October 24, 2021

How do you like them Apples?

Crop up nationally, down a bit in New York

Valerie Puma/staff reporter

Tom Chaddocks and his son Evan carry their 11-pound bag of apples from Grisamore Farms’ orchard to be purchased. Their family traveled from Syracuse to Locke for a day of apple picking before the start of the school year.

LOCKE — Eleven-year-old Evan Chaddocks smiled wide as he held out his 11-pound bag of apples Saturday afternoon.

“We took a ride and enjoyed this beautiful day,” he said. “This is officially, for me and my dad, our last weekend of summer.”

Evan’s parents, Tom Chaddocks and Susan Reckhow, are making apple picking their new end-of-summer tradition. Driving from Syracuse, the trio said they loved seeing the rural countryside and having the opportunity to be a part of nature when visiting Grisamore Farms’ orchard in Locke.

“It’s so beautiful, and we like picking the apples and supporting local people and farmers, too,” Reckhow said. “Plus, it’s nice to get the first batch of fresh apples of the season.”

Grisamore Farms opened to the public a few weeks ago, in time for ripe Ginger Gold, Sansa and Gala apples. By mid-September, visitors can pick Cortland apples — a crisp, sweet red apple named for Cortland County — along with Pink Pearl, McIntosh and Honeycrisp apples.

The U.S. Department of Agriculture estimates the national apple crop is up 3% from last year, but down 2% from 2020 for New York state.

Joanna Cornell, co-owner of Grisamore Farms, said this summer has not been easy on their orchards.

“It’s been tough because of all the rain,” Cornell said. “So that can bring about different diseases, but the only thing we really had was something called fire blight, but that doesn’t affect the fruit, just impacts the tree. We were lucky enough to have enough help, we went out and cut all the blight out and saved the trees.”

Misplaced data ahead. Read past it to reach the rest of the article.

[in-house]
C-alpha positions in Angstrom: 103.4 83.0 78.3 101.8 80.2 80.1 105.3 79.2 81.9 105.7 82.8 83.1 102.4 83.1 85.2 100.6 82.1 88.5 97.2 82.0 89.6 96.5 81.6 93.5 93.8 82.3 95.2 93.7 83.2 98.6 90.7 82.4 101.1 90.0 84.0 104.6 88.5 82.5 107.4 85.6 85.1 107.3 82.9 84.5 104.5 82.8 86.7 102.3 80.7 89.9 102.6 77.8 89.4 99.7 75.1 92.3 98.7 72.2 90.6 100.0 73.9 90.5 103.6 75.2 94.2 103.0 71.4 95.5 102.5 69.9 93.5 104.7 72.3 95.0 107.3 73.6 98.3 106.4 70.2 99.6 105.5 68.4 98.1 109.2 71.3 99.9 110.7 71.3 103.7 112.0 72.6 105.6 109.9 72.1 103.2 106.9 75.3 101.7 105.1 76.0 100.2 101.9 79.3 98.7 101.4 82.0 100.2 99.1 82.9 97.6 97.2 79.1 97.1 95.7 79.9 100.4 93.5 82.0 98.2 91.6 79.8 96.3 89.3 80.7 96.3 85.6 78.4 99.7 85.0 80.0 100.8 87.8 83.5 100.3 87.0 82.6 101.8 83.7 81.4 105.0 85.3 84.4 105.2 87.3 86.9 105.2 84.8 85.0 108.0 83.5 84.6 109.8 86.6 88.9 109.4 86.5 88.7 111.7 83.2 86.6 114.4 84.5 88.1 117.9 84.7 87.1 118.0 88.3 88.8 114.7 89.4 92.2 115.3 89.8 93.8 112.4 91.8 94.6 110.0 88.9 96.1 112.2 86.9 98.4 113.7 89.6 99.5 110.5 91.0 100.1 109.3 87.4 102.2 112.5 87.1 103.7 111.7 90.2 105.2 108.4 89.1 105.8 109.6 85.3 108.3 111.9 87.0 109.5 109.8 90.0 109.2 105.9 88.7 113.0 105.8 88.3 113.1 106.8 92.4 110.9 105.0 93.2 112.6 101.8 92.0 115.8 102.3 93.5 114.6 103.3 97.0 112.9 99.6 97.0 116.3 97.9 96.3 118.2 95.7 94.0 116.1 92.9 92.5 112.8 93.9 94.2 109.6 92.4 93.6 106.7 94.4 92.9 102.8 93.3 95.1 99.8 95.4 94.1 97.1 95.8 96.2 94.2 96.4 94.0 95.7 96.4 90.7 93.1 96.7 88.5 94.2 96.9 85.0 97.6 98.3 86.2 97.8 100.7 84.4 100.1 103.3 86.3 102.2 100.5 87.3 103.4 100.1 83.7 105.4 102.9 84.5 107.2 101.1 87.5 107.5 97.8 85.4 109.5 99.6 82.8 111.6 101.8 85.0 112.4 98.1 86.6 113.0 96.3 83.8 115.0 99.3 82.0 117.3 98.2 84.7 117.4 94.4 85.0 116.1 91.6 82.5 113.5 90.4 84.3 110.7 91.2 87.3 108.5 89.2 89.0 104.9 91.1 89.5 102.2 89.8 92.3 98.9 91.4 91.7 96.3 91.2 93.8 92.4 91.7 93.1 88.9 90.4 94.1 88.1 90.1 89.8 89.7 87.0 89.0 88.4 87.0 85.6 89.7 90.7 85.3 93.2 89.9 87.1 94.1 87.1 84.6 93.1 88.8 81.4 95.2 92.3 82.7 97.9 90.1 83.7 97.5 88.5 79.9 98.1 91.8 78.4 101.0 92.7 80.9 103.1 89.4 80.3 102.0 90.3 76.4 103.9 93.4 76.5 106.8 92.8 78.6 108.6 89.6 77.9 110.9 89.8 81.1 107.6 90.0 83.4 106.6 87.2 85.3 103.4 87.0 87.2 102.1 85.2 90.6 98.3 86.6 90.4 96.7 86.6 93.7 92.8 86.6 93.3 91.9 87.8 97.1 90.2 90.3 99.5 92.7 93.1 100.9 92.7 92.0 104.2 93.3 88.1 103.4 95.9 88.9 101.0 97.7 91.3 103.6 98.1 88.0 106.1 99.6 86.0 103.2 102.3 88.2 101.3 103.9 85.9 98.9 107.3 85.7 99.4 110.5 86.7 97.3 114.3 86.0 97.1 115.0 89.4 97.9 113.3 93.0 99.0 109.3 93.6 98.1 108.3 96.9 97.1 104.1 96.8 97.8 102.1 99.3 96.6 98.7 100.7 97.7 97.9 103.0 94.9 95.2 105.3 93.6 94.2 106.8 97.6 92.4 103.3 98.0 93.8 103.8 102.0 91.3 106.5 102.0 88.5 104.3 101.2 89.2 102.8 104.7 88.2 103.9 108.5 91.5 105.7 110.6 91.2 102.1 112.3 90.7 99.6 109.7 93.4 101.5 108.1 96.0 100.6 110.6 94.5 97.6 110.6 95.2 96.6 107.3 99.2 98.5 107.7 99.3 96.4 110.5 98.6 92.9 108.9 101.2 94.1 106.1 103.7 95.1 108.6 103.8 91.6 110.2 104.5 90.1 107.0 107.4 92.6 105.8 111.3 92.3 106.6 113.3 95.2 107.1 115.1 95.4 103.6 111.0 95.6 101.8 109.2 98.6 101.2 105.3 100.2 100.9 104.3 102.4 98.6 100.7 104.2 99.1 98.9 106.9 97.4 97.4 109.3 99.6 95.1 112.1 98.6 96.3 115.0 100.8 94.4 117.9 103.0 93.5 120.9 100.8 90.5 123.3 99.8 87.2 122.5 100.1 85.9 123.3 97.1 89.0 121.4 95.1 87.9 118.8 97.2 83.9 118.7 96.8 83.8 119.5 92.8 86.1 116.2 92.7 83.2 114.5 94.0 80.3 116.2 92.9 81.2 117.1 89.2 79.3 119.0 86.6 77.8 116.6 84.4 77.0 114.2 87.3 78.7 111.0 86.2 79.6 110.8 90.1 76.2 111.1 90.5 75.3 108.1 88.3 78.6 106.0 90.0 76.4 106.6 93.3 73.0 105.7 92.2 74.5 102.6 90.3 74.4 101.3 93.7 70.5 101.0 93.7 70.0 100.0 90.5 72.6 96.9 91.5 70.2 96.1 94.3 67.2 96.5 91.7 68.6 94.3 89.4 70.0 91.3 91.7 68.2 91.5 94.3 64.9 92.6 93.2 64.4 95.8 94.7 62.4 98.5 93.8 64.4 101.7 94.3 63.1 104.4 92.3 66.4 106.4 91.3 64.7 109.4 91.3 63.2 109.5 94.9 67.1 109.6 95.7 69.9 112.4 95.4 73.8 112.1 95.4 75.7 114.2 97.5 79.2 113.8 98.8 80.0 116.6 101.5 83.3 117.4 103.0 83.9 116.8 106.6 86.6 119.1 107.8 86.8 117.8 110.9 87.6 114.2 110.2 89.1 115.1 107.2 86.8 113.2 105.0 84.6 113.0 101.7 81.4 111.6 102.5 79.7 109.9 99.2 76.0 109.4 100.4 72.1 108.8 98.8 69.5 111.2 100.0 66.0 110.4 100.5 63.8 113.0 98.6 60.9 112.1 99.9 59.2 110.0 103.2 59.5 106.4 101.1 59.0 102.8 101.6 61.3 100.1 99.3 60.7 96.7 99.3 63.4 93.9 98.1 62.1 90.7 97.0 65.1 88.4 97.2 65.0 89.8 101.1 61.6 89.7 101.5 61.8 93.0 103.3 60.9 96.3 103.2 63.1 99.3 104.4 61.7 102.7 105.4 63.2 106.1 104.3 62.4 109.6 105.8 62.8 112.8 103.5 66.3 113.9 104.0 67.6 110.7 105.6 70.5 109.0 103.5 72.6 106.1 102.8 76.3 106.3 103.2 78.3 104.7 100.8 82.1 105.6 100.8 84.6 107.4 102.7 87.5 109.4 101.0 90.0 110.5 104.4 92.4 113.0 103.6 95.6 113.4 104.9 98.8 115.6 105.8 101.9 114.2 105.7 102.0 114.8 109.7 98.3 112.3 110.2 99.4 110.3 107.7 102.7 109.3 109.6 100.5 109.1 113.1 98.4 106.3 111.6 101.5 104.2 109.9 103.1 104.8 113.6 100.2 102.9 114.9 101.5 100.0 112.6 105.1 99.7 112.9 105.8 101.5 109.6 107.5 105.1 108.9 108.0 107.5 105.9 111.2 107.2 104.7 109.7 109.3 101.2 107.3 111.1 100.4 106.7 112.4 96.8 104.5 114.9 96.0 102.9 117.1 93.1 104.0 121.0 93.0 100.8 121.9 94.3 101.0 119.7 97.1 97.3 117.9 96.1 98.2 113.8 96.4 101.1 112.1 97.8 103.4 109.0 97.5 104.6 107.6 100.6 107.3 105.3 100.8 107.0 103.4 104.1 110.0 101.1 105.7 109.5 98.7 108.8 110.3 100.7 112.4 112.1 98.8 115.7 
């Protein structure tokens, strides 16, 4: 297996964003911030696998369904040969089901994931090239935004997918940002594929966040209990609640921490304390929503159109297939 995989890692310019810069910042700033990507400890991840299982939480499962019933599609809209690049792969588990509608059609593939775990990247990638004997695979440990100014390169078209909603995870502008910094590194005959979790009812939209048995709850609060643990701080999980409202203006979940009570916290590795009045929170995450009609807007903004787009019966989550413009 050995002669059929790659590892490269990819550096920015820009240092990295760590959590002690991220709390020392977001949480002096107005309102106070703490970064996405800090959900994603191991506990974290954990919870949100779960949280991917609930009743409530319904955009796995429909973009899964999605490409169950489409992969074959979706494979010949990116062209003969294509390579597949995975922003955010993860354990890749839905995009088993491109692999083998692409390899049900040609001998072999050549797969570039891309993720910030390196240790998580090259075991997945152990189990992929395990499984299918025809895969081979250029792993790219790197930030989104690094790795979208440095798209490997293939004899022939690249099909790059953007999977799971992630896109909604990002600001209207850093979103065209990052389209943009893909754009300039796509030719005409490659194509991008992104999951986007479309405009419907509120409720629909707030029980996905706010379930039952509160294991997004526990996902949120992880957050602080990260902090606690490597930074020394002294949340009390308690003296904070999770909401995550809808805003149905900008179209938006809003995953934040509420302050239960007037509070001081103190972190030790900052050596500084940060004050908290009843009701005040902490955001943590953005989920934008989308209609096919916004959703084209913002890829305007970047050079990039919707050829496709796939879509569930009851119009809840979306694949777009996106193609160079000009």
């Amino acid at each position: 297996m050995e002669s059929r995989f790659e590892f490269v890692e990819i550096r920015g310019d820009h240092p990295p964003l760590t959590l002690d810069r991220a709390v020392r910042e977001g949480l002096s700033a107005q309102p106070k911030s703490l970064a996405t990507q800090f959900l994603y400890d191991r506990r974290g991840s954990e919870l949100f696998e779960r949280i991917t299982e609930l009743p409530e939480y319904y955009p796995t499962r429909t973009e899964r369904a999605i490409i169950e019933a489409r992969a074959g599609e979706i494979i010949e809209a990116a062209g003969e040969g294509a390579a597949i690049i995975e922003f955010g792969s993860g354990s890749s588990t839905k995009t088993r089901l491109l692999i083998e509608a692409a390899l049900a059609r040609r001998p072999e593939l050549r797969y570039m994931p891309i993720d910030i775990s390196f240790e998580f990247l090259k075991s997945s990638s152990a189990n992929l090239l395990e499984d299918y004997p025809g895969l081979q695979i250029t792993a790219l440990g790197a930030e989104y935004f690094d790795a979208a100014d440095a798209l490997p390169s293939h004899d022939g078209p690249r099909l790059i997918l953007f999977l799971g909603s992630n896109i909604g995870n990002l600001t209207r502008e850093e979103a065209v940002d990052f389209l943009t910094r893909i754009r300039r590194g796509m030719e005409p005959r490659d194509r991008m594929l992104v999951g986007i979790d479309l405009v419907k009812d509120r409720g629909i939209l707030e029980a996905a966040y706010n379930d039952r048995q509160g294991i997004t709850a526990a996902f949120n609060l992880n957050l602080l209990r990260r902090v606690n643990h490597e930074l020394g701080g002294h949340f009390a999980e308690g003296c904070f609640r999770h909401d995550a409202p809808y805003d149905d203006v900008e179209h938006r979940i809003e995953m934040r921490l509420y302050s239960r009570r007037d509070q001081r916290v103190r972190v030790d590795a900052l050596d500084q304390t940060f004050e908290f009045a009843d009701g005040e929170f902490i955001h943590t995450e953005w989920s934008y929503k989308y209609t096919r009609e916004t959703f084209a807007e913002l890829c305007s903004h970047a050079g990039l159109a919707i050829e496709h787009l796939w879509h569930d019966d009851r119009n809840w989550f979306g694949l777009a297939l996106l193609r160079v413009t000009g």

The New York Apple Association has announced new marketing plans for the state’s apple crop season, including new commercials to teach consumers about apple variety, offer recipes and highlight how apples can benefit consumers’ health.

Despite the poor growing season, Grisamore Farm has seen a lot of visitors since reopening for you-pick apples and raspberries, even without the state’s marketing plans.

“We are usually, generally pretty busy as long as the weather’s good, otherwise it can get kind of quiet around here,” Cornell said.

Grisamore Farms is one of the few apple orchards near Cortland County. “There’s not many left anymore,” she said.

A fifth generation farmer, Cornell’s grandparents first bought Grisamore Farm in 1928 and her parents started the pick-your-own tradition 24 years later.

“We’ve got a lot of variety here, and we’ll have stuff for people who like pumpkins and winter squashes by the end of the month,” Cornell said.

The transition from summer to fall is her favorite part of the year, Cornell said. “I like the end of the season. I love the way the leaves smell when they drop.”